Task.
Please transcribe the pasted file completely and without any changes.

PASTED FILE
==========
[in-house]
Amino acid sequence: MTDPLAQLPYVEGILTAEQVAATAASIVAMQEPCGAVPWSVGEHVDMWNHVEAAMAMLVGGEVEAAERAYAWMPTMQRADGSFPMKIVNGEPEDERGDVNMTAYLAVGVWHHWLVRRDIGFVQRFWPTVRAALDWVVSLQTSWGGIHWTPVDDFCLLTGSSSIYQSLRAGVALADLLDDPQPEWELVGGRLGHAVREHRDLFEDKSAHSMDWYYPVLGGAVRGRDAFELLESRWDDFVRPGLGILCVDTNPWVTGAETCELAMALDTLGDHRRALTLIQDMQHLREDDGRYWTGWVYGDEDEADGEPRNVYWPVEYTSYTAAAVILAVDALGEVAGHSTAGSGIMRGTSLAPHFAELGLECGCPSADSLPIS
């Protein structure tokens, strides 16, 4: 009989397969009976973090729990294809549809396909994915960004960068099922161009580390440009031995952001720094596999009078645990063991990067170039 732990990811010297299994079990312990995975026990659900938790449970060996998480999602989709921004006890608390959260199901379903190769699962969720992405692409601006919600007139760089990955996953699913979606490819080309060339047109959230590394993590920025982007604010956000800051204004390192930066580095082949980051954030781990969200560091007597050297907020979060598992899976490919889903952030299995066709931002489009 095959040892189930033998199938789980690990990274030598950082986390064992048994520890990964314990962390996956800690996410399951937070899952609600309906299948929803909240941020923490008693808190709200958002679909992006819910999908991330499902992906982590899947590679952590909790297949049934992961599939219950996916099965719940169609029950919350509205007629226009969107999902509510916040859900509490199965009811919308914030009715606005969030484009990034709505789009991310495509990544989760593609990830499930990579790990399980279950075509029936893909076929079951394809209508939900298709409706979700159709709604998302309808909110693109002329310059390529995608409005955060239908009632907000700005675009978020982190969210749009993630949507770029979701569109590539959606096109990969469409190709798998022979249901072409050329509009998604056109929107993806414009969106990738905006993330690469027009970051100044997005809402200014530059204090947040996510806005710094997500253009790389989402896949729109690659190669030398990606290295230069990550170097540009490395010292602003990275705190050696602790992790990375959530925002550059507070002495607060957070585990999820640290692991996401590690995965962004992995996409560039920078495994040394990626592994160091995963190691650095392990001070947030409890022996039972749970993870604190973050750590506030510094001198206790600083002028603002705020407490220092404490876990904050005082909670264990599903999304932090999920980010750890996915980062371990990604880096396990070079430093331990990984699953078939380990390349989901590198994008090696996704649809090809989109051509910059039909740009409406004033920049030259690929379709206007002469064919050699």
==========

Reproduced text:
[in-house]
Amino acid sequence: MTDPLAQLPYVEGILTAEQVAATAASIVAMQEPCGAVPWSVGEHVDMWNHVEAAMAMLVGGEVEAAERAYAWMPTMQRADGSFPMKIVNGEPEDERGDVNMTAYLAVGVWHHWLVRRDIGFVQRFWPTVRAALDWVVSLQTSWGGIHWTPVDDFCLLTGSSSIYQSLRAGVALADLLDDPQPEWELVGGRLGHAVREHRDLFEDKSAHSMDWYYPVLGGAVRGRDAFELLESRWDDFVRPGLGILCVDTNPWVTGAETCELAMALDTLGDHRRALTLIQDMQHLREDDGRYWTGWVYGDEDEADGEPRNVYWPVEYTSYTAAAVILAVDALGEVAGHSTAGSGIMRGTSLAPHFAELGLECGCPSADSLPIS
């Protein structure tokens, strides 16, 4: 009989397969009976973090729990294809549809396909994915960004960068099922161009580390440009031995952001720094596999009078645990063991990067170039 732990990811010297299994079990312990995975026990659900938790449970060996998480999602989709921004006890608390959260199901379903190769699962969720992405692409601006919600007139760089990955996953699913979606490819080309060339047109959230590394993590920025982007604010956000800051204004390192930066580095082949980051954030781990969200560091007597050297907020979060598992899976490919889903952030299995066709931002489009 095959040892189930033998199938789980690990990274030598950082986390064992048994520890990964314990962390996956800690996410399951937070899952609600309906299948929803909240941020923490008693808190709200958002679909992006819910999908991330499902992906982590899947590679952590909790297949049934992961599939219950996916099965719940169609029950919350509205007629226009969107999902509510916040859900509490199965009811919308914030009715606005969030484009990034709505789009991310495509990544989760593609990830499930990579790990399980279950075509029936893909076929079951394809209508939900298709409706979700159709709604998302309808909110693109002329310059390529995608409005955060239908009632907000700005675009978020982190969210749009993630949507770029979701569109590539959606096109990969469409190709798998022979249901072409050329509009998604056109929107993806414009969106990738905006993330690469027009970051100044997005809402200014530059204090947040996510806005710094997500253009790389989402896949729109690659190669030398990606290295230069990550170097540009490395010292602003990275705190050696602790992790990375959530925002550059507070002495607060957070585990999820640290692991996401590690995965962004992995996409560039920078495994040394990626592994160091995963190691650095392990001070947030409890022996039972749970993870604190973050750590506030510094001198206790600083002028603002705020407490220092404490876990904050005082909670264990599903999304932090999920980010750890996915980062371990990604880096396990070079430093331990990984699953078939380990390349989901590198994008090696996704649809090809989109051509910059039909740009409406004033920049030259690929379709206007002469064919050699």